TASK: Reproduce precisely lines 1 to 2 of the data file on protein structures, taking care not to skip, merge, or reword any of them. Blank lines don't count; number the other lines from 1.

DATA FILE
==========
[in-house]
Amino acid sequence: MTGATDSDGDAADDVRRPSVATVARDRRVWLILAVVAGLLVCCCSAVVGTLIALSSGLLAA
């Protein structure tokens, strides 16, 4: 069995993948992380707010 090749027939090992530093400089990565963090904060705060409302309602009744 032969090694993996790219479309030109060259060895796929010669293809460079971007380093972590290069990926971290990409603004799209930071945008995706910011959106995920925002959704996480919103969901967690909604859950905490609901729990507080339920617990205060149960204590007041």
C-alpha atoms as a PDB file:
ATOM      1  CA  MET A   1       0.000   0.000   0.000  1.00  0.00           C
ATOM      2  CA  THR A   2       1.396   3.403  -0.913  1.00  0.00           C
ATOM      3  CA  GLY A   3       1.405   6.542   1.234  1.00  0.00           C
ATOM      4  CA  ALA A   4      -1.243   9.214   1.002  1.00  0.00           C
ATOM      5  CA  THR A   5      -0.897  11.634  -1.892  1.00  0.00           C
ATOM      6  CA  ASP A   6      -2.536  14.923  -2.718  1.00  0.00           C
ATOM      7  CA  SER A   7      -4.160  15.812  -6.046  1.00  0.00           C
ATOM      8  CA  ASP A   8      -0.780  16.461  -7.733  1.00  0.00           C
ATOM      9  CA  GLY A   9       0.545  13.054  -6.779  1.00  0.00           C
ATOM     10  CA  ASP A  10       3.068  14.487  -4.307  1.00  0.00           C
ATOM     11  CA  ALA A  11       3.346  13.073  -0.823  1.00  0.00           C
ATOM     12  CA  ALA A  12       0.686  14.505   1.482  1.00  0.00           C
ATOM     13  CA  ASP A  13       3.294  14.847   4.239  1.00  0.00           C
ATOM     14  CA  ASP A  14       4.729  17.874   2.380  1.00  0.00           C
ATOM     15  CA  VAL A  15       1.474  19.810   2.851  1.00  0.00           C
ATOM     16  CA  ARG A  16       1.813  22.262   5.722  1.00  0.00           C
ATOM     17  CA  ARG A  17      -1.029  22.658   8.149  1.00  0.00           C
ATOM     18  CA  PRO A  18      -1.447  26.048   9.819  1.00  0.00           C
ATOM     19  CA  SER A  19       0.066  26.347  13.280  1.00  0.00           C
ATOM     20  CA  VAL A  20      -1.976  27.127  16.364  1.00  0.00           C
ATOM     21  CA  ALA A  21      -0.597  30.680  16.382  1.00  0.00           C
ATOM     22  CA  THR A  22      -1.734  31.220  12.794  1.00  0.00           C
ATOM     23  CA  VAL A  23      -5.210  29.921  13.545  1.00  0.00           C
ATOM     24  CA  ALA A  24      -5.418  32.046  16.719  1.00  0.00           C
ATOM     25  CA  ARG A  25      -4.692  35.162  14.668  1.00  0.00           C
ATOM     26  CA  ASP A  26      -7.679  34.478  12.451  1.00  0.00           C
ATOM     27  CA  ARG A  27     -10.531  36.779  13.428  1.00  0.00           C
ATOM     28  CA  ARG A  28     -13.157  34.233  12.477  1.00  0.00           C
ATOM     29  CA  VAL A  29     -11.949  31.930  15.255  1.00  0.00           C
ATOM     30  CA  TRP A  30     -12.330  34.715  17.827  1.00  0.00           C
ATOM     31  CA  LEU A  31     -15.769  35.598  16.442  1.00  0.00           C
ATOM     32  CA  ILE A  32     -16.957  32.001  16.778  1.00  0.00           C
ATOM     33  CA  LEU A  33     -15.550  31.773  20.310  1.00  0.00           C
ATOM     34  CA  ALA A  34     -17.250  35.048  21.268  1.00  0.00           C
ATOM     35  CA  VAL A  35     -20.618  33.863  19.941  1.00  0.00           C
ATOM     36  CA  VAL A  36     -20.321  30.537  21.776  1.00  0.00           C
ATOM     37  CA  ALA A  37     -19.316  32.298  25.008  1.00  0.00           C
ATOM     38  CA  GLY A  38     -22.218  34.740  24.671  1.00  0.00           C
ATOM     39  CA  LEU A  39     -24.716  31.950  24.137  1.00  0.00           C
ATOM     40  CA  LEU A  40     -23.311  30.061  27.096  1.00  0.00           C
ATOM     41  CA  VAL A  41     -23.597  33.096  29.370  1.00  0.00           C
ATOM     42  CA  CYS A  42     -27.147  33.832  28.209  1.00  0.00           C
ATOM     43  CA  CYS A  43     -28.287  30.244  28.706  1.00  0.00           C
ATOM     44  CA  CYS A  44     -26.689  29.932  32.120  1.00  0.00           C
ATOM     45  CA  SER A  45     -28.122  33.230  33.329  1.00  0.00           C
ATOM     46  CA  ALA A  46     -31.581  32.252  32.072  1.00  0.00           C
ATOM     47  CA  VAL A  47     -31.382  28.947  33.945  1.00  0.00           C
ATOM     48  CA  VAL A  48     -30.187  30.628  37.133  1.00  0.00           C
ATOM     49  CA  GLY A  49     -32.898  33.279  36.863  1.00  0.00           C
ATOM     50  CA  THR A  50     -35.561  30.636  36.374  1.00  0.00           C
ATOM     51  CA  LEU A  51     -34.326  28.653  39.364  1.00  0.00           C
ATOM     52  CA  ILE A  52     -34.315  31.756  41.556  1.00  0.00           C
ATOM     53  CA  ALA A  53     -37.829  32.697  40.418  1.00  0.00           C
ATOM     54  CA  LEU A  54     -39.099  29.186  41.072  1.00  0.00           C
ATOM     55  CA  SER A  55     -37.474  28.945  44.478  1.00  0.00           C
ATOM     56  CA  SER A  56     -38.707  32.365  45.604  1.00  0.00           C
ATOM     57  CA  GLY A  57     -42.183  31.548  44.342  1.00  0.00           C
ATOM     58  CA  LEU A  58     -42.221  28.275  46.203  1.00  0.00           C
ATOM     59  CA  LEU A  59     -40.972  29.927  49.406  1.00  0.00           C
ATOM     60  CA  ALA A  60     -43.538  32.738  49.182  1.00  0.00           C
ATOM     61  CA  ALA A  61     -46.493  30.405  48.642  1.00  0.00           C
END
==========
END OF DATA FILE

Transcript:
[in-house]
Amino acid sequence: MTGATDSDGDAADDVRRPSVATVARDRRVWLILAVVAGLLVCCCSAVVGTLIALSSGLLAA